This song matters in the brotherly relationship between the characters Woolman and Lincoln in One Kind Favor. The narrator reports that two young men have brought their own style to singing it. Woolman remembers that the Rolling Stone version of it (a great version!) was favored by his mother and father once. This version is like a muddy river hungrily, happily chewing at every slightly curved bank, and maybe I appreciate that better now that 65 is well out of view and 70 is in my headlights. Hearing the three musicians in this version of the song is like hearing three pallbearers praying together after the funeral service; someone has moved on – eventually all of us got to move.
Down Around My Place – John Hiatt
As in all of the best John Hiatt songs, the pissed-off, righteous storyteller here has a list of complaints that could rightly be called bullets or missiles. In “Down Around My Place” the singer relates the devastations wrought by neglect, narcissism, hate, and the eternal choice of so-called humans to enact “the tyranny of the hour.” At a climactic moment in the song, he folds into his voice the voice of his own family member who recognizes the old and repeated patterns of the xenophobic Trump Klan: “My grandpa says, ‘Don’t worry – it’s always the last one in who’s in a hurry / to try to slam the door in the next one’s face.’” How do master storytellers like John Hiatt and Bruce Cockburn make such expressive chords of thoughts out of the raw root notes of almost inarticulate outcries? I’ll only know from listening again and again.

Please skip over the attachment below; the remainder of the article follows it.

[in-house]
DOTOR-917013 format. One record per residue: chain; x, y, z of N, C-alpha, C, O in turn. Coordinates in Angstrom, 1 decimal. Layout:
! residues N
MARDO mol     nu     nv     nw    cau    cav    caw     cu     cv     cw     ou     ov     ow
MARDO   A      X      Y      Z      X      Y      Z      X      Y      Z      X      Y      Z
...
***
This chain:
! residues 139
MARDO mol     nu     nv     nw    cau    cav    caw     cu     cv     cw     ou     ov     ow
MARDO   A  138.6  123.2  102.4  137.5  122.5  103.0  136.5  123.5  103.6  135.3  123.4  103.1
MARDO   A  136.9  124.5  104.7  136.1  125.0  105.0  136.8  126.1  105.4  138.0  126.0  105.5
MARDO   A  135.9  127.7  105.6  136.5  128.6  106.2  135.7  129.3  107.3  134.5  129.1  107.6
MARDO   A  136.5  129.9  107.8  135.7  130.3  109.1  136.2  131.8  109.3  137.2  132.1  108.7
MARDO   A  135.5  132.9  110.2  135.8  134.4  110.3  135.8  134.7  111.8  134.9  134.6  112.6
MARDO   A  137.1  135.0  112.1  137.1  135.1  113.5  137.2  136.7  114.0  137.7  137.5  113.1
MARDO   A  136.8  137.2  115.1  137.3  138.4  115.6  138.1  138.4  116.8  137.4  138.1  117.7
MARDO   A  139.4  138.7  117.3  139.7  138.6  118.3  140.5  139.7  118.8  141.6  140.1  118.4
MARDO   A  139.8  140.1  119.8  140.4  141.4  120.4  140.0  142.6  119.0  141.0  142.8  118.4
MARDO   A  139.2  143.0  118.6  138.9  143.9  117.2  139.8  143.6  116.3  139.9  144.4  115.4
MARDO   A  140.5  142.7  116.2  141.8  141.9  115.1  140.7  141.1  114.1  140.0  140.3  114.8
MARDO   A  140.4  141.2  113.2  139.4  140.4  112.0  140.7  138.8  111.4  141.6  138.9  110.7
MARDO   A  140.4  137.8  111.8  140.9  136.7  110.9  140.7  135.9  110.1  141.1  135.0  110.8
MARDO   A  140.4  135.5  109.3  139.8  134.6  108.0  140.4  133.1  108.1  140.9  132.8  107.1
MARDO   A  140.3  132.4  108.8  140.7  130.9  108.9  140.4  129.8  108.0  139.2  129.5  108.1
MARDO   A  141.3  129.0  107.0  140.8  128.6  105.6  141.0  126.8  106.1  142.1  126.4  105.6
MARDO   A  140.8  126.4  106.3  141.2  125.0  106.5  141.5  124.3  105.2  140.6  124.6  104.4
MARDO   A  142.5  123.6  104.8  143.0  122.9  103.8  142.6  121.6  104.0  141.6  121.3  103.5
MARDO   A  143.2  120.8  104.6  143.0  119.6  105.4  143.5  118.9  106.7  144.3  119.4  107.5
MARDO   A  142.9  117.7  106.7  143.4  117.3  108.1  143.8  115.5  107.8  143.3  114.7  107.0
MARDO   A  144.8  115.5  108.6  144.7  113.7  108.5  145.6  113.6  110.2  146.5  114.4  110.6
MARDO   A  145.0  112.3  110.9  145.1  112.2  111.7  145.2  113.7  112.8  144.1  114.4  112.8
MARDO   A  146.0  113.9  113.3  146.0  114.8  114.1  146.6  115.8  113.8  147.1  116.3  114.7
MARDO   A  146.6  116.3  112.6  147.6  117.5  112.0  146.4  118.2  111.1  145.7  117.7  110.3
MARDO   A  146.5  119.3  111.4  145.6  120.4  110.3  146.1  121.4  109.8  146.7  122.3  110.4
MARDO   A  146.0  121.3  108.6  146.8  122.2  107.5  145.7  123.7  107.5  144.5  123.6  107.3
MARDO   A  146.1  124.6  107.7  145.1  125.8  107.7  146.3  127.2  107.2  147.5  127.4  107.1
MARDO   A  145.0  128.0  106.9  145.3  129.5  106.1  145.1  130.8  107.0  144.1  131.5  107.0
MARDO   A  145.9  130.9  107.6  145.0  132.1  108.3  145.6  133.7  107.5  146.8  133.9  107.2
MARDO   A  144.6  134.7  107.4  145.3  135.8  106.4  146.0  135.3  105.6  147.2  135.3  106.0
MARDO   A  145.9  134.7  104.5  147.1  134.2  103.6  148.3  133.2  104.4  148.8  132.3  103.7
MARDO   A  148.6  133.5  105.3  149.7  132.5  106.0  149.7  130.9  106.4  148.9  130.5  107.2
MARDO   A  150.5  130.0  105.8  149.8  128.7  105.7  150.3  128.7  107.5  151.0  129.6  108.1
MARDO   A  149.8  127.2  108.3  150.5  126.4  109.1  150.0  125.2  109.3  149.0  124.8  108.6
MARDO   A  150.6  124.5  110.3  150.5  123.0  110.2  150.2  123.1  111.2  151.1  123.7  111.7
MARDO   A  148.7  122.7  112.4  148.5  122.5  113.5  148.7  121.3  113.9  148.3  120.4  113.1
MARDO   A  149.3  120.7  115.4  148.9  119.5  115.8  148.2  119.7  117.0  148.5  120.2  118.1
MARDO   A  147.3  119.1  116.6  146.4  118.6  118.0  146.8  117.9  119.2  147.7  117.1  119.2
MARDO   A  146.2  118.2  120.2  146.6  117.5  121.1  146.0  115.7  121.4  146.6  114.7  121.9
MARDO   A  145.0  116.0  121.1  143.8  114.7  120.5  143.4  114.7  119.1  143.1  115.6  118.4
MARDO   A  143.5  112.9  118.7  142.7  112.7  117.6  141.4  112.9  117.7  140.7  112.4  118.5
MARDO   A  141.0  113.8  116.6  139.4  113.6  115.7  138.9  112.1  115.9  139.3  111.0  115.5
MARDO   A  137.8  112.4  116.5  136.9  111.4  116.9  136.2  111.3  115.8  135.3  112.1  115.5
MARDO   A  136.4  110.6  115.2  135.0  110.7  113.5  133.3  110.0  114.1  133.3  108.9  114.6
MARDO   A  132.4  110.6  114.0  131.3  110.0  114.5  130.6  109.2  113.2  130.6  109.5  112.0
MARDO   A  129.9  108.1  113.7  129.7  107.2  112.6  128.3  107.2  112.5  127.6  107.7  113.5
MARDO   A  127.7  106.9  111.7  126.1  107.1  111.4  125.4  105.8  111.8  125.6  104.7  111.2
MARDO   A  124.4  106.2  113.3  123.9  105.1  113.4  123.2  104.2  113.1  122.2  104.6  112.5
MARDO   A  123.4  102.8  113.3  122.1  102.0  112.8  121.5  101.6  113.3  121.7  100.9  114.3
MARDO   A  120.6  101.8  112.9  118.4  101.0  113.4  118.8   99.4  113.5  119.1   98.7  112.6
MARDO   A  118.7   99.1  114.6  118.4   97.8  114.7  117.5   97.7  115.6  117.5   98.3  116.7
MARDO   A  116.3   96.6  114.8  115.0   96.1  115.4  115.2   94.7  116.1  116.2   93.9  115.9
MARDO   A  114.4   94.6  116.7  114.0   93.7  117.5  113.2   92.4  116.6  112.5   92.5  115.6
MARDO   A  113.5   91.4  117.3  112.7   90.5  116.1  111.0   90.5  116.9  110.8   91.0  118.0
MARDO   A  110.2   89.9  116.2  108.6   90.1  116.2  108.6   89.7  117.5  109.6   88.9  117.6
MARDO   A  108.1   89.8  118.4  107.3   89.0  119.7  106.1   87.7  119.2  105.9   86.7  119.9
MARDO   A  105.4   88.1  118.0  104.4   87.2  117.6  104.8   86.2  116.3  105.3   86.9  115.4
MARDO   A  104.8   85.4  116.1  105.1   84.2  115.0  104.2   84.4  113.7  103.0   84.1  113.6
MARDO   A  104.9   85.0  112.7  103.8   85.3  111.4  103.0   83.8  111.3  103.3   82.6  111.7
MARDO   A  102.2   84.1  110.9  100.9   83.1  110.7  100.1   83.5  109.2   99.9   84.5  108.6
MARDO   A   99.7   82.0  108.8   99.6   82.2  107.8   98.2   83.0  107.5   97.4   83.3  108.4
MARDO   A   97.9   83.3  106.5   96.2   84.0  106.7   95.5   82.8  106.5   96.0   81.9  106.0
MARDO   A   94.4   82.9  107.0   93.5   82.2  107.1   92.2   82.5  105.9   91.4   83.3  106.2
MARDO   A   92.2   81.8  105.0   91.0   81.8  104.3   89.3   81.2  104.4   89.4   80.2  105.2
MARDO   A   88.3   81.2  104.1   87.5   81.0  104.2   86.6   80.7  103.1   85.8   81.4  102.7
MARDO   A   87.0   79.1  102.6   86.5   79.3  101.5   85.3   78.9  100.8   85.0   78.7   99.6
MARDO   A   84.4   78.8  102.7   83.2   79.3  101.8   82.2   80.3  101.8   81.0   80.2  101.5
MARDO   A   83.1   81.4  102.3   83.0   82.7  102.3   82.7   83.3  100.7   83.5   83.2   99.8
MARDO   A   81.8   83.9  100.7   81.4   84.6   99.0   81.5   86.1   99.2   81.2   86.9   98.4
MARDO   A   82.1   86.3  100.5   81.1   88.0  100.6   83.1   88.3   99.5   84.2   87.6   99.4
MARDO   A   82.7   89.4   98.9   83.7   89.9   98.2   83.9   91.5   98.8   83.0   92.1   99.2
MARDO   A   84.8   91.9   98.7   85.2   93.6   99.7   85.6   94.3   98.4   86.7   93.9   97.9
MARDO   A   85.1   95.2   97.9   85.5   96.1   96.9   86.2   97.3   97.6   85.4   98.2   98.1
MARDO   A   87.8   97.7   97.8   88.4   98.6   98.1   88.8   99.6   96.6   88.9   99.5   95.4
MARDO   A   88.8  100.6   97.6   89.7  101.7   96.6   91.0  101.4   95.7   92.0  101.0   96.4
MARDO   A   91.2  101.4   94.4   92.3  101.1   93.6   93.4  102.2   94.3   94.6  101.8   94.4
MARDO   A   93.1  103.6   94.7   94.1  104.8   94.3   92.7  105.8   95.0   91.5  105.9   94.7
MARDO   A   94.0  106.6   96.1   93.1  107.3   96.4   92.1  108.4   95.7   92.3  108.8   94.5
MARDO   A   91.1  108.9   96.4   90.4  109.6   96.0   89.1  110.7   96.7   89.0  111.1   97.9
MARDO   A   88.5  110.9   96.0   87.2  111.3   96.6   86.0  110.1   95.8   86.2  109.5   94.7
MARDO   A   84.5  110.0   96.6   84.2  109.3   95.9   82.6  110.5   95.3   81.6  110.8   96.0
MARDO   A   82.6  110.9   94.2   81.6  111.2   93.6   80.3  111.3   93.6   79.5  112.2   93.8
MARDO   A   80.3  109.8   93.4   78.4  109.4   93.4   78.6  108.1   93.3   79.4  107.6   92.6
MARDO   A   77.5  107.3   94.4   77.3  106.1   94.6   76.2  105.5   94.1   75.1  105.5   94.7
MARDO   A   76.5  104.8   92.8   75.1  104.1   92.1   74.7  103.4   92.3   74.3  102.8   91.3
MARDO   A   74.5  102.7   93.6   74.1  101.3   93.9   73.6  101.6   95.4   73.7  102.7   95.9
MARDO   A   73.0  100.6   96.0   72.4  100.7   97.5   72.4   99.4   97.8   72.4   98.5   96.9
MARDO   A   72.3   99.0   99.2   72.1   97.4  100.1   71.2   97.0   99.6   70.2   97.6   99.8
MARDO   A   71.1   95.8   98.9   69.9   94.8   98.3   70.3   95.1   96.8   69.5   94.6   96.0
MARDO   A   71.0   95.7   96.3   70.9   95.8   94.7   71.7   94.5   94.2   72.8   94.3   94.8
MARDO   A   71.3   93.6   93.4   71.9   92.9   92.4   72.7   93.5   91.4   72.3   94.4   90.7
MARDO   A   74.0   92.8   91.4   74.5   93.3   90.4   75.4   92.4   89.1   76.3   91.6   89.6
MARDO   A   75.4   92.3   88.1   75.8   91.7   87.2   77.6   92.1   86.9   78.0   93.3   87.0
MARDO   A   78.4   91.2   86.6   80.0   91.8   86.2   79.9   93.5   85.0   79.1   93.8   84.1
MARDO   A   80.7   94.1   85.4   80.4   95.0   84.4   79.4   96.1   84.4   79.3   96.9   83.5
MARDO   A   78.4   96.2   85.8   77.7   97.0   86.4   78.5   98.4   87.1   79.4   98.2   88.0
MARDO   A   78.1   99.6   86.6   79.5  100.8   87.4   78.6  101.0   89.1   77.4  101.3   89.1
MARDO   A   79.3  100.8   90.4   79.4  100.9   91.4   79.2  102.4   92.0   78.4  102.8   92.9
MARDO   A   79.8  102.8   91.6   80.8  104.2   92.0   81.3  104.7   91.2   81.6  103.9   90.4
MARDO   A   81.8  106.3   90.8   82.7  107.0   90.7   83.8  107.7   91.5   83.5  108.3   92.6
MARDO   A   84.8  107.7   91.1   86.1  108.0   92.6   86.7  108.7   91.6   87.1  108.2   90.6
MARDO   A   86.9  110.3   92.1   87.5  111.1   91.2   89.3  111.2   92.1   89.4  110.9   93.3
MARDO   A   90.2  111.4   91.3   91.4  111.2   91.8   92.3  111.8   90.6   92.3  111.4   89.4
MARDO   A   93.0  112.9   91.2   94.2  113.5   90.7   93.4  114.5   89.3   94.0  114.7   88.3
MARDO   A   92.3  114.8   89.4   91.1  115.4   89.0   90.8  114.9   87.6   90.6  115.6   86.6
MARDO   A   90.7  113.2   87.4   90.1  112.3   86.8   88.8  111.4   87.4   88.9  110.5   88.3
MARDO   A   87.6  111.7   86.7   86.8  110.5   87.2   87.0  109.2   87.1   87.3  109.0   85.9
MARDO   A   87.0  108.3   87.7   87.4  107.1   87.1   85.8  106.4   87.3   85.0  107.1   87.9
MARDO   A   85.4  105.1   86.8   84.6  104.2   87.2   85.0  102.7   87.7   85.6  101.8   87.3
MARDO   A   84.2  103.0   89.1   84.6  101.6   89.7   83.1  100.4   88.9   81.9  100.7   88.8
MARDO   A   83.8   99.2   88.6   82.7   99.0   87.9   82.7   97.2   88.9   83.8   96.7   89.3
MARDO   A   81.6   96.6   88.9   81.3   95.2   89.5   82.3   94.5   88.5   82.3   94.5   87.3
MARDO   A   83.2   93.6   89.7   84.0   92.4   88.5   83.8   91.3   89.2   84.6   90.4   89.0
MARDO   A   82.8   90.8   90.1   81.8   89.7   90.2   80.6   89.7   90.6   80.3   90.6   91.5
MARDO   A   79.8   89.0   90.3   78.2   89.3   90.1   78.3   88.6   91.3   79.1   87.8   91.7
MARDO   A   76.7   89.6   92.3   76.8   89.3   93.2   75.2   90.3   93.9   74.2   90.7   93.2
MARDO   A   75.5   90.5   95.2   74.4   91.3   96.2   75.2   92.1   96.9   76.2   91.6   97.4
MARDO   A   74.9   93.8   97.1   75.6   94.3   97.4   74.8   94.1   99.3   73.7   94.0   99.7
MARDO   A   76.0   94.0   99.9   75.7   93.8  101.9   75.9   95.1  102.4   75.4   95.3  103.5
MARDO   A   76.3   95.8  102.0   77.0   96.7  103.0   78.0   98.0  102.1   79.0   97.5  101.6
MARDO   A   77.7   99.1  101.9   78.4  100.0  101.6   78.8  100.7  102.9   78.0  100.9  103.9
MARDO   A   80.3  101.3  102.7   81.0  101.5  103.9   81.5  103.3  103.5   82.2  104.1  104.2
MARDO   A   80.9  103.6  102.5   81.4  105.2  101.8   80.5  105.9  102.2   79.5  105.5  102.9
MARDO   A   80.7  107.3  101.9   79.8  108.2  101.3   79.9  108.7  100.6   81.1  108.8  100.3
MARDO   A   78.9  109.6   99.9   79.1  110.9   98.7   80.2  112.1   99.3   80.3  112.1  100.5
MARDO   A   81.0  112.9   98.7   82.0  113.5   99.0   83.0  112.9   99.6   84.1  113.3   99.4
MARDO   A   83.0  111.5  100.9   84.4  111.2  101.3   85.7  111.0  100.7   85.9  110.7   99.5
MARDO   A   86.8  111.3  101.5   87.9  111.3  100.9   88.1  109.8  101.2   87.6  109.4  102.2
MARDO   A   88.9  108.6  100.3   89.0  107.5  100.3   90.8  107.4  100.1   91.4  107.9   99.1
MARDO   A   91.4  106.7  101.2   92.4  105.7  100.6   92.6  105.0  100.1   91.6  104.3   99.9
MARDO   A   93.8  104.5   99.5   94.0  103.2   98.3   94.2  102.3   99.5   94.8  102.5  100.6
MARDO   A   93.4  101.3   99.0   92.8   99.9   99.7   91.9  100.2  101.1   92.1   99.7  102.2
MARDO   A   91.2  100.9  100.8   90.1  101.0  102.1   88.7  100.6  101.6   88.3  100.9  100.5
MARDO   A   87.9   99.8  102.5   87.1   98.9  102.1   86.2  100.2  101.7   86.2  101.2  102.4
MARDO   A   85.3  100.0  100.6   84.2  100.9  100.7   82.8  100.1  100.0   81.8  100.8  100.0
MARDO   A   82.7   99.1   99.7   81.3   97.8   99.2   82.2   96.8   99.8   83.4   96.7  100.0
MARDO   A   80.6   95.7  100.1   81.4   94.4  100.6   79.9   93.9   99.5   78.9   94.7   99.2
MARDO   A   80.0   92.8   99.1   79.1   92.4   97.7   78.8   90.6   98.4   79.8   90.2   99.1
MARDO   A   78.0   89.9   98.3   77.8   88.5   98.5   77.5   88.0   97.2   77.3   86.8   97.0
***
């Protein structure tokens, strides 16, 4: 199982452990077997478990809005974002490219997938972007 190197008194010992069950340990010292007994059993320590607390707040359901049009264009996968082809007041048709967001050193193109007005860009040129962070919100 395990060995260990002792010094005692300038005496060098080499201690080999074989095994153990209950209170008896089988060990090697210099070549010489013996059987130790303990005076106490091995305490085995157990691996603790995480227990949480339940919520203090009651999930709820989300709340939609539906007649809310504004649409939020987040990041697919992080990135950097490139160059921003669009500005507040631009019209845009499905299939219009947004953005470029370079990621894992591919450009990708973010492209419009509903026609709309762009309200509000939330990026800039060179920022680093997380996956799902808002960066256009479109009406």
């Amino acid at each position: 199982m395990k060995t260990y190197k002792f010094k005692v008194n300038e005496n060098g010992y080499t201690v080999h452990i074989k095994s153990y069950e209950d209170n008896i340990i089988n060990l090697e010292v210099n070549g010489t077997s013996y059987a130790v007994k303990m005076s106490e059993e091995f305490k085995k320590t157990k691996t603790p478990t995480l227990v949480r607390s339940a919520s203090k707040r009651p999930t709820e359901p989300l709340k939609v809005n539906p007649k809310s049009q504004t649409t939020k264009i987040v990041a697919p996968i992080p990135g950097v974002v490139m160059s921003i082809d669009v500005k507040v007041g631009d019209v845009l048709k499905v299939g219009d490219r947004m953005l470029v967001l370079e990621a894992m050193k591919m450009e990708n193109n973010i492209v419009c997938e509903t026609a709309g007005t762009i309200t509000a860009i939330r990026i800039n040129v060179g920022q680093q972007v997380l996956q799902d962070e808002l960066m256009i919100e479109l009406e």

Strange Fruit – Billie Holiday
When Billie Holiday brought this song to audiences, she risked her life. When Nina Simone brought “Mississippi Goddam” to audiences, she did the same. Enough said.
Lord I Just Can’t Keep From Crying – Blind Willie Johnson
When I listen to Blind Willie Johnson I’m present for someone giving direct, unflinching witness to sorrow and hope emerging against all odds. As in his most famous song, “Dark Was the Night,” he lowers you into the coldest, darkest well, lets you touch and taste the poison he has tasted. And the sweet, healing water.
A Change Is Gonna Come – Leela James